Where the right and left agree on inequality

The question is what to do about it.

We know, for example, that many children reach kindergarten far behind their more fortunate peers and that they never catch up. Poverty is part of the explanation, as liberals insist. But so are parenting and family structure, as conservatives believe.

We have a choice. We can continue a useless debate between two half-truths, or we can agree that we should work together on both parts of a complex and stubborn problem. We can do more to ensure that children do not grow up in poverty and that they receive effective preparation for formal schooling. And we can do more to encourage a culture of work and marriage while acknowledging that for the foreseeable future, a large percentage of children will grow up in single-parent households whose mothers and fathers will need help to become more effective parents.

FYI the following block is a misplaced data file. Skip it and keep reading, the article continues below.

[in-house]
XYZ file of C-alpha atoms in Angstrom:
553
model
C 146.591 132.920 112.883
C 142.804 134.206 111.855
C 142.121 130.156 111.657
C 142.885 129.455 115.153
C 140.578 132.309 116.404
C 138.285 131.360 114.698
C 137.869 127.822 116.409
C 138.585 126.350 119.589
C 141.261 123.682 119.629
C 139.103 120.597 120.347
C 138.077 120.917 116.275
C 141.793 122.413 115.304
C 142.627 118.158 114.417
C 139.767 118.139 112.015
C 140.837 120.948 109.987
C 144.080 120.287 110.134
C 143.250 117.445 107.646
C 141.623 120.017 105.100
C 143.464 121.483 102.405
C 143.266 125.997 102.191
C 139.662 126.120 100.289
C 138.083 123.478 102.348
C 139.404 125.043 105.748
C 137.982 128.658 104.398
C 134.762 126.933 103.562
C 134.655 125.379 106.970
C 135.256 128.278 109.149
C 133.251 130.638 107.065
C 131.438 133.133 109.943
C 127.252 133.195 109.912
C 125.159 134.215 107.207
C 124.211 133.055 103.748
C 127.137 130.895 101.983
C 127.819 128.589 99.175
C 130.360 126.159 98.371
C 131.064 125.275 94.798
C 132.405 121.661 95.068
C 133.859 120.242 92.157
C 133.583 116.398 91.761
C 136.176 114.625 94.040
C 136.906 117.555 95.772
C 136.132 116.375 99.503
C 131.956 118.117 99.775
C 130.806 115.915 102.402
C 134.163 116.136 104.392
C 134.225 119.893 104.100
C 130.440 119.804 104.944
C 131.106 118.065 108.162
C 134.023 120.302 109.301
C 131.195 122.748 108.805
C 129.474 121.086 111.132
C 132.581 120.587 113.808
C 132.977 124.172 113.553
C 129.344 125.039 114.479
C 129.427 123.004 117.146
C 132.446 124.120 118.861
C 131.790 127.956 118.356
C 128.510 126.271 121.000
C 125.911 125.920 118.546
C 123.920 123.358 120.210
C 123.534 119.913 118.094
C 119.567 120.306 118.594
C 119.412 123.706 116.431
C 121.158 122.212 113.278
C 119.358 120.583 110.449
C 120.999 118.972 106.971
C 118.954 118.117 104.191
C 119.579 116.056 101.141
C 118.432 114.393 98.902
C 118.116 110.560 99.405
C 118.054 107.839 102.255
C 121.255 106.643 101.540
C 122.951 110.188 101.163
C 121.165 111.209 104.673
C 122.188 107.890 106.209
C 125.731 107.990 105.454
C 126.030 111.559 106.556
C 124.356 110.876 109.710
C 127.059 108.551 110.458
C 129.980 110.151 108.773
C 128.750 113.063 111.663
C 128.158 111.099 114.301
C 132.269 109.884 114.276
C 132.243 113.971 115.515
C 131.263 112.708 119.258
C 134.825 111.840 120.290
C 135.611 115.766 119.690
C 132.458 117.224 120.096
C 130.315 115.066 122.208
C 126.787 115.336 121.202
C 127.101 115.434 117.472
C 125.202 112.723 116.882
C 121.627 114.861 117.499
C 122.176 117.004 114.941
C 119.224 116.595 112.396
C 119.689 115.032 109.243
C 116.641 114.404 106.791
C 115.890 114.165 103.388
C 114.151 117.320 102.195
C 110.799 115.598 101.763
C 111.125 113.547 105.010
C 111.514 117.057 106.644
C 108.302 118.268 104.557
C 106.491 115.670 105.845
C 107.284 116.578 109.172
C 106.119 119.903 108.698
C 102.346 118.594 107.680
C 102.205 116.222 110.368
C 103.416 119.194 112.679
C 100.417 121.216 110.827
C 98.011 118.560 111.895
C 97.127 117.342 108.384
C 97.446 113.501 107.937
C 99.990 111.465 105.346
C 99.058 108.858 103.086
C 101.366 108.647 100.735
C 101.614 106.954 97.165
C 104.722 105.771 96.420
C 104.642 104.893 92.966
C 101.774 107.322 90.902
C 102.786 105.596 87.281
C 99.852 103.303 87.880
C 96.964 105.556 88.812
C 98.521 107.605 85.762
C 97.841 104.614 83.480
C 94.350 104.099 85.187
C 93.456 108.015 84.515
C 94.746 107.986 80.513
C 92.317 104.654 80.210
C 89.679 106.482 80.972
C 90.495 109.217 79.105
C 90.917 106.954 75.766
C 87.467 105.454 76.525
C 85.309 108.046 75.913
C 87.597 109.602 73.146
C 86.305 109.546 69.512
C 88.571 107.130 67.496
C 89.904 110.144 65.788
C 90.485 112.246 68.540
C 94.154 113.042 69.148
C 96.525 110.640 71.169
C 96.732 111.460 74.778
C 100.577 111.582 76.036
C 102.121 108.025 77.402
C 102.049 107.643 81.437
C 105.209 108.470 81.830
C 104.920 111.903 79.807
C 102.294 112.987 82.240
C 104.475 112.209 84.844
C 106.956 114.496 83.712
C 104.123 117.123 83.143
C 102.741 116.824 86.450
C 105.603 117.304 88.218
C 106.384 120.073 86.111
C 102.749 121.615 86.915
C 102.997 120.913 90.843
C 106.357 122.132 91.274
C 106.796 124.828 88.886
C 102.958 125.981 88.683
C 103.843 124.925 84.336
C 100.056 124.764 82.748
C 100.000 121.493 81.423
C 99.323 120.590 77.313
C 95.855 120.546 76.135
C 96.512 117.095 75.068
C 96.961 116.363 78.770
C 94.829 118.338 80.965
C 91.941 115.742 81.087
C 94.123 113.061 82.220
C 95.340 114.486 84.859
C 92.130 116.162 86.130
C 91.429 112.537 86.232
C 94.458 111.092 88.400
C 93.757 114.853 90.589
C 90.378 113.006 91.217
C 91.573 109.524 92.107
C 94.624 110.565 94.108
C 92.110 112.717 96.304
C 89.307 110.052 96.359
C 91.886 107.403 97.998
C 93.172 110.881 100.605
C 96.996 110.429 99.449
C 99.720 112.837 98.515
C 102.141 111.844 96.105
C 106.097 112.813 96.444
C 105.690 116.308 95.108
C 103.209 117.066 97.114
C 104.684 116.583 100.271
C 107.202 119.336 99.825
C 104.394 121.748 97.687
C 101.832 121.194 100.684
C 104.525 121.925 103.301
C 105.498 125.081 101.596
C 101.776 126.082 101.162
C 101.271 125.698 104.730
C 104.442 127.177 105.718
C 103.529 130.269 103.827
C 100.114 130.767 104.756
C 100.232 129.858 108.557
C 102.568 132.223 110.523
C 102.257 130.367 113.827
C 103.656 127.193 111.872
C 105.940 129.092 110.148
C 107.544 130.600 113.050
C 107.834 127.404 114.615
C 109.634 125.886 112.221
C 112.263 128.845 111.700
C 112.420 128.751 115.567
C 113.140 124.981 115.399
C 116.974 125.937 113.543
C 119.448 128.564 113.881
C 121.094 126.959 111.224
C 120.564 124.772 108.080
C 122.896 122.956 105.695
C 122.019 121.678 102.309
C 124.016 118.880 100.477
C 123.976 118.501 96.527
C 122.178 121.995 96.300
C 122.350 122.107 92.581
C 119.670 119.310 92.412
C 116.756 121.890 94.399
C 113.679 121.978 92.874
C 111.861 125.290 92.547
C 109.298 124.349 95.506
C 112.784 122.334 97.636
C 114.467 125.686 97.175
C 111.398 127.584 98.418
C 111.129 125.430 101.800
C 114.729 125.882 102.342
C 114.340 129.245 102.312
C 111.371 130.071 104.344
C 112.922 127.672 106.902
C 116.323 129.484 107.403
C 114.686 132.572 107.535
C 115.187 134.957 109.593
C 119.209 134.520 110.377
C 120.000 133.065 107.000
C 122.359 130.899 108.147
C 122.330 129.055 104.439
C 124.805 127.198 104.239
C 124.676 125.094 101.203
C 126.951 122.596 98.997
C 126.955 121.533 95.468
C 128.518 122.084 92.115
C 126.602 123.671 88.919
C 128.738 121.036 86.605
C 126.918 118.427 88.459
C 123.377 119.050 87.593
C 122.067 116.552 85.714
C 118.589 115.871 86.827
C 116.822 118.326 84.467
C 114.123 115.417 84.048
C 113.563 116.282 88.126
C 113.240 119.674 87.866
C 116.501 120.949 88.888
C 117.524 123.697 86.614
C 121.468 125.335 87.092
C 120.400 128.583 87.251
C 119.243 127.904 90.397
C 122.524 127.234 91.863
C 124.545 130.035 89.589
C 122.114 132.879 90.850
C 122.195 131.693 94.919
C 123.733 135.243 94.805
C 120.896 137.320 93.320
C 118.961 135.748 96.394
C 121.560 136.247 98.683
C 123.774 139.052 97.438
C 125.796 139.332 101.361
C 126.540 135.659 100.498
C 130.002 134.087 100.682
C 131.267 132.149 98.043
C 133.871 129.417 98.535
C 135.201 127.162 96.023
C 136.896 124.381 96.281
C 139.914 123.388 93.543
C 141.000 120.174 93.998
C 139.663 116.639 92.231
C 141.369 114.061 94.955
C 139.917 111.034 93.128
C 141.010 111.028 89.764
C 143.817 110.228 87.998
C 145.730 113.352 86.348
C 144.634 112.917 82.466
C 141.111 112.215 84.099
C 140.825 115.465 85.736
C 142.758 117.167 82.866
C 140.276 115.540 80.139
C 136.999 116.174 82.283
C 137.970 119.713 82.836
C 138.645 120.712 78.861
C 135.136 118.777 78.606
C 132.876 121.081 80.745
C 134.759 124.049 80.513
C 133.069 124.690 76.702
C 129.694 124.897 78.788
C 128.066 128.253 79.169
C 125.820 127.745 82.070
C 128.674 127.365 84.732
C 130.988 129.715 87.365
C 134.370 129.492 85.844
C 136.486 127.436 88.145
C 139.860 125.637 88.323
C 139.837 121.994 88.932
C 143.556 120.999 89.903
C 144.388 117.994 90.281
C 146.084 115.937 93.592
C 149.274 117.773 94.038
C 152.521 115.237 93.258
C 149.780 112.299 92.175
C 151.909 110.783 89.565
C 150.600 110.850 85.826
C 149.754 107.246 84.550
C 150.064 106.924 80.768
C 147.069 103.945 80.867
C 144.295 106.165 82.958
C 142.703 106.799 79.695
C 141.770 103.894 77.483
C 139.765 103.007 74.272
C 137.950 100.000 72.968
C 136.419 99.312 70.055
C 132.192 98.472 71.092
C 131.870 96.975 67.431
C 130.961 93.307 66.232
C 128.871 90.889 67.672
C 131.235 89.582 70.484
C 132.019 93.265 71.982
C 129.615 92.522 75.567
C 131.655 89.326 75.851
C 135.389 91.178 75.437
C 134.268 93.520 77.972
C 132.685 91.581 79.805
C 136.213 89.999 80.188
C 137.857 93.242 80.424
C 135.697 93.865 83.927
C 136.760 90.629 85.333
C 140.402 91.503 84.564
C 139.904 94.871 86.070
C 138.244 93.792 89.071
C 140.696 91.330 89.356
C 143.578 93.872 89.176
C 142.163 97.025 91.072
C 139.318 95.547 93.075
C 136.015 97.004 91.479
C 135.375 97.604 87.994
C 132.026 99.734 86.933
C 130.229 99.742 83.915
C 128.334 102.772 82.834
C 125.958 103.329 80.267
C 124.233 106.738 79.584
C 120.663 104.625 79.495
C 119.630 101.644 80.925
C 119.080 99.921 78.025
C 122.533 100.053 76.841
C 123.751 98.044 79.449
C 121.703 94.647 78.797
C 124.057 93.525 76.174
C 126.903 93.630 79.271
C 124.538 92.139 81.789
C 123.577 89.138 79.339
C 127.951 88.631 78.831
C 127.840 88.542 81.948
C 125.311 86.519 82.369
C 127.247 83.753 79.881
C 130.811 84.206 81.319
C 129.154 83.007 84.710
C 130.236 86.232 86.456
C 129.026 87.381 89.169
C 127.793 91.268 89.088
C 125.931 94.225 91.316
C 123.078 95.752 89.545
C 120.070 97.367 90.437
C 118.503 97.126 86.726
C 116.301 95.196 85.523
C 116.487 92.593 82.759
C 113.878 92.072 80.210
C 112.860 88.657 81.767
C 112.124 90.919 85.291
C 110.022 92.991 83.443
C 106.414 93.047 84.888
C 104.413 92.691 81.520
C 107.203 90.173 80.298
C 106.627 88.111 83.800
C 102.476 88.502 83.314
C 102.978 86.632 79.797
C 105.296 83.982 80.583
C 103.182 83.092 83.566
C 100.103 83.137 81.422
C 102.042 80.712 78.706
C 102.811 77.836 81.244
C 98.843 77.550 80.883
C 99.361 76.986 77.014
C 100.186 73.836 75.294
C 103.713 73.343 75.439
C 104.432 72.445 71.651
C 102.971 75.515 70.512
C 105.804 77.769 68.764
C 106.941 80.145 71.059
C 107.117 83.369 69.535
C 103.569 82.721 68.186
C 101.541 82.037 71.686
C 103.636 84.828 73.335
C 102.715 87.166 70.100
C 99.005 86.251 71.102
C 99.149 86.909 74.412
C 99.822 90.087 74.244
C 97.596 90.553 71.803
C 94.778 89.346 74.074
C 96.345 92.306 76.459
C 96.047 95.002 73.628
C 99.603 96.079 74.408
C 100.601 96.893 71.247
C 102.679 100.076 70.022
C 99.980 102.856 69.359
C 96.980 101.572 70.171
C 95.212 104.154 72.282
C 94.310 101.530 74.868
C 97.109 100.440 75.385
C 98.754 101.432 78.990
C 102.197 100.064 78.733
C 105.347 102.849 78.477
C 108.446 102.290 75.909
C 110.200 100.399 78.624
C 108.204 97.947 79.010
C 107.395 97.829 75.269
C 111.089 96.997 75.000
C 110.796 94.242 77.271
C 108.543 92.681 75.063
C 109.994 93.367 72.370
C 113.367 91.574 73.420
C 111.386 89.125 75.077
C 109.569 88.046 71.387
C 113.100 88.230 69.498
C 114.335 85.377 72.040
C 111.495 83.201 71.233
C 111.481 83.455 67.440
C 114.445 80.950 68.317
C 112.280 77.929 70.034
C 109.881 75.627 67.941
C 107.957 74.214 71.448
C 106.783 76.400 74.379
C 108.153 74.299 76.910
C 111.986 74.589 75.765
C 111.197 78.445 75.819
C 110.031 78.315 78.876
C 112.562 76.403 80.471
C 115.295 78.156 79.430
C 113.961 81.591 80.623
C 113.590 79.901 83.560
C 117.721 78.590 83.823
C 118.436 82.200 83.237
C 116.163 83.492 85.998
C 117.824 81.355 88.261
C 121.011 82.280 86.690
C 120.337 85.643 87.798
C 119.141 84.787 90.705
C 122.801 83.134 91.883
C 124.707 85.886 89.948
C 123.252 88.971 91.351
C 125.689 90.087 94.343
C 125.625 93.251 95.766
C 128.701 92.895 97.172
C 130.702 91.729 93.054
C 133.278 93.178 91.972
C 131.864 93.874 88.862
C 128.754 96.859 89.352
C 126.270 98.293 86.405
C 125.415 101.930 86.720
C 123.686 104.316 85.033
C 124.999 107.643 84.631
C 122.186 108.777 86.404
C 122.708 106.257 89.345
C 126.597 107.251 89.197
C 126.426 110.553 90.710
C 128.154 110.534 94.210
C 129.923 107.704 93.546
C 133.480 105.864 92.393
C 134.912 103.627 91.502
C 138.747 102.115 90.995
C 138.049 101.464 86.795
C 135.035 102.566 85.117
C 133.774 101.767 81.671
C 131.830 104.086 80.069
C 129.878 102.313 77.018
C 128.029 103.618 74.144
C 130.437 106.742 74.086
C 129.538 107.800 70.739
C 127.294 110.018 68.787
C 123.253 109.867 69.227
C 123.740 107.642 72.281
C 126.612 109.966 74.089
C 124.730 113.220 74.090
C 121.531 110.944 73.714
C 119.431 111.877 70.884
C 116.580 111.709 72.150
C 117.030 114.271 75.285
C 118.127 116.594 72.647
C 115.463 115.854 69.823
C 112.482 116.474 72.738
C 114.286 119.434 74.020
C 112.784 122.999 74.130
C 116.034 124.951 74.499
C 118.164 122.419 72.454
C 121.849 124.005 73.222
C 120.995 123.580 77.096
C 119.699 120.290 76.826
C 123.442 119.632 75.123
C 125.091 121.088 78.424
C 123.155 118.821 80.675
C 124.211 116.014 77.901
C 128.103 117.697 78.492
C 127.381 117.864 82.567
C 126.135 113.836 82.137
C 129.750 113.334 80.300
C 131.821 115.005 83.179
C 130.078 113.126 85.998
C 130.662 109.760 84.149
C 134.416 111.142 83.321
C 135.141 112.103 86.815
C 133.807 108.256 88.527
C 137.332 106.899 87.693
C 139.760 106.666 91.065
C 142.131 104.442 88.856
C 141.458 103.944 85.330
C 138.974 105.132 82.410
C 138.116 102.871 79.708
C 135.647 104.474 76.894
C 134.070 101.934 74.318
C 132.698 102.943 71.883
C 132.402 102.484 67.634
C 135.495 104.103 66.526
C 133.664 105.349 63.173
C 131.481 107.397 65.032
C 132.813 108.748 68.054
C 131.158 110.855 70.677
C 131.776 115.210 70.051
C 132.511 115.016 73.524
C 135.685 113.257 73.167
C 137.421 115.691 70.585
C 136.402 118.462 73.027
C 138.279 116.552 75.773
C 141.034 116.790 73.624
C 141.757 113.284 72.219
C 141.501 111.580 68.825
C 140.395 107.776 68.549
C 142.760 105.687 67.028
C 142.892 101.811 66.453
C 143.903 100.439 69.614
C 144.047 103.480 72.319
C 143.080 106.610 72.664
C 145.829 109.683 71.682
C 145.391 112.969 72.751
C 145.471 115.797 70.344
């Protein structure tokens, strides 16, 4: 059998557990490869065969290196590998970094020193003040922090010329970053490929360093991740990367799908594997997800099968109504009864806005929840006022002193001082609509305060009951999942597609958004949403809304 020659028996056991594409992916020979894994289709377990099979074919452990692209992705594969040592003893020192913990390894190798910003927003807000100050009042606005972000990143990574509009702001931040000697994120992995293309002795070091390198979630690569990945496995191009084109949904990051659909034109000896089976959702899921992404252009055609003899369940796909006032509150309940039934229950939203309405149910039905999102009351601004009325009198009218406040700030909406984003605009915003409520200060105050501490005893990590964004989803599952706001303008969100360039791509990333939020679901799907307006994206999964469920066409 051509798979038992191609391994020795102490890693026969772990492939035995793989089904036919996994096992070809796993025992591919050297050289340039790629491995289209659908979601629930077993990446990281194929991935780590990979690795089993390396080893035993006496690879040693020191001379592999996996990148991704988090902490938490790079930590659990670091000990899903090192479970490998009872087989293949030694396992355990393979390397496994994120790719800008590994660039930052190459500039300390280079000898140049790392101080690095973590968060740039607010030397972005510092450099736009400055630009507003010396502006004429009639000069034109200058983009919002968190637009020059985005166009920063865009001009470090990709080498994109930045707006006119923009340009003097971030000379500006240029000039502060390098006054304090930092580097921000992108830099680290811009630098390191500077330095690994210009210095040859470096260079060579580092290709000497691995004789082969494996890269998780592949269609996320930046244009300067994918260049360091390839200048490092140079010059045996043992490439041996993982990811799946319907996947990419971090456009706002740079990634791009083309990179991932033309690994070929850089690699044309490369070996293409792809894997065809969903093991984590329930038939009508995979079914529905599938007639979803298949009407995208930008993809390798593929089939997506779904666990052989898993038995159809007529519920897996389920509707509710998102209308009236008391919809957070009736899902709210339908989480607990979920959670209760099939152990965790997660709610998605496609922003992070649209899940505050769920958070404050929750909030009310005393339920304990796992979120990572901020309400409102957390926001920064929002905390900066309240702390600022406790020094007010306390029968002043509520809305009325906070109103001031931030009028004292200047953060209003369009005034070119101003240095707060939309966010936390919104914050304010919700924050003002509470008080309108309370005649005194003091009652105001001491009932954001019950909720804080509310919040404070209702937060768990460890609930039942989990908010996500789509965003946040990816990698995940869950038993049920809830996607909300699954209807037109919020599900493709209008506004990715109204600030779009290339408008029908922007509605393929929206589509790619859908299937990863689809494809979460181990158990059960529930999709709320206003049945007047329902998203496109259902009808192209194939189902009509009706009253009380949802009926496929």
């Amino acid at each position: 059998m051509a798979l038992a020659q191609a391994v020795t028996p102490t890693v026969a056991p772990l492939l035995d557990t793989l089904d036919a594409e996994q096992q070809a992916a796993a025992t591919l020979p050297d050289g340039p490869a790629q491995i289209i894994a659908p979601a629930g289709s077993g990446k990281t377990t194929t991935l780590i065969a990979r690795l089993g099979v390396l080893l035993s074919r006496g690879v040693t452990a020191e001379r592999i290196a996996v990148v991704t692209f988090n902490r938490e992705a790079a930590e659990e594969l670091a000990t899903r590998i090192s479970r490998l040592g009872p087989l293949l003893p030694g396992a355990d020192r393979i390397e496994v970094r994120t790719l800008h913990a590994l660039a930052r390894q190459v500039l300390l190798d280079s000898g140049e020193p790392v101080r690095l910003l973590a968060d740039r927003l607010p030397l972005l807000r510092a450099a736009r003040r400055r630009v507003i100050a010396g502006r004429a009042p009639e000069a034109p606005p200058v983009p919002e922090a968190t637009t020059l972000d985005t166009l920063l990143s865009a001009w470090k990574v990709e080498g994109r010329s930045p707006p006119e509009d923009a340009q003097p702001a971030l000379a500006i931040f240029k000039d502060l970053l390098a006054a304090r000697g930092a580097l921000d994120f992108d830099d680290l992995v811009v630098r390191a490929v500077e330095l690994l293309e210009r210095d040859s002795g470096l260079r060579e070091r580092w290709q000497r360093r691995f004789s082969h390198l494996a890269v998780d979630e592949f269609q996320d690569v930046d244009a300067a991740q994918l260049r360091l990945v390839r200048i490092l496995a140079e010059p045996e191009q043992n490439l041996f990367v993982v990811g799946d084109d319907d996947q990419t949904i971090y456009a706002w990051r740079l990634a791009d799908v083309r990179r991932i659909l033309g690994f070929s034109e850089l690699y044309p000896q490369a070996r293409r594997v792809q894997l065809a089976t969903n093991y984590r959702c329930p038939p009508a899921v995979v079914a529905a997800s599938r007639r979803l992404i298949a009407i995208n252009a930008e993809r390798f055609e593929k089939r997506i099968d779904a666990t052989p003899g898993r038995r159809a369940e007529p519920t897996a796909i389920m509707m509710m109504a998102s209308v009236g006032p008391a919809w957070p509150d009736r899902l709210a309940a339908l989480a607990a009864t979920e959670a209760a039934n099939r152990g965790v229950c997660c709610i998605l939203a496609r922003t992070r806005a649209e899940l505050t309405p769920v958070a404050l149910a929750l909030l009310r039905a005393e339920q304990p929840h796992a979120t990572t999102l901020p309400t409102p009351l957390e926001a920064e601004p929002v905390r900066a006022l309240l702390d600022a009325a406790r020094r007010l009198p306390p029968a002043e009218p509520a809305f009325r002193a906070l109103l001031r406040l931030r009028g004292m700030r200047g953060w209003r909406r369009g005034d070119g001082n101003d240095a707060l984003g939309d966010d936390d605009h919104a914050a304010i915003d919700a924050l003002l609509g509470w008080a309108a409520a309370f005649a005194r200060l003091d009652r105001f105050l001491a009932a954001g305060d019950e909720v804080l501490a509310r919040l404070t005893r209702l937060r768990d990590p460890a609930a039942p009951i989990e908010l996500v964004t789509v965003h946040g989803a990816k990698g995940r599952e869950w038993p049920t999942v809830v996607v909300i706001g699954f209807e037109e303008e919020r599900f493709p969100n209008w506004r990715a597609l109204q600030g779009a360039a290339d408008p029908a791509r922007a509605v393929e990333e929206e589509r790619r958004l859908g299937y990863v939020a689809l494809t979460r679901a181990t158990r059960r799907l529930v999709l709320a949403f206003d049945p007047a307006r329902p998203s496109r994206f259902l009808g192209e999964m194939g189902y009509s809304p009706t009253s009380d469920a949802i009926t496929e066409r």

Here’s another useless debate. Every serious analysis concludes that poverty in the U.S. would be far worse without the programs launched during the Great Society. So conservatives should stop repeating Ronald Reagan’s canard that we fought a war on poverty and poverty won. It is more accurate to say that we fought poverty to a draw in circumstances that became increasingly unfavorable for lower-wage workers and their families.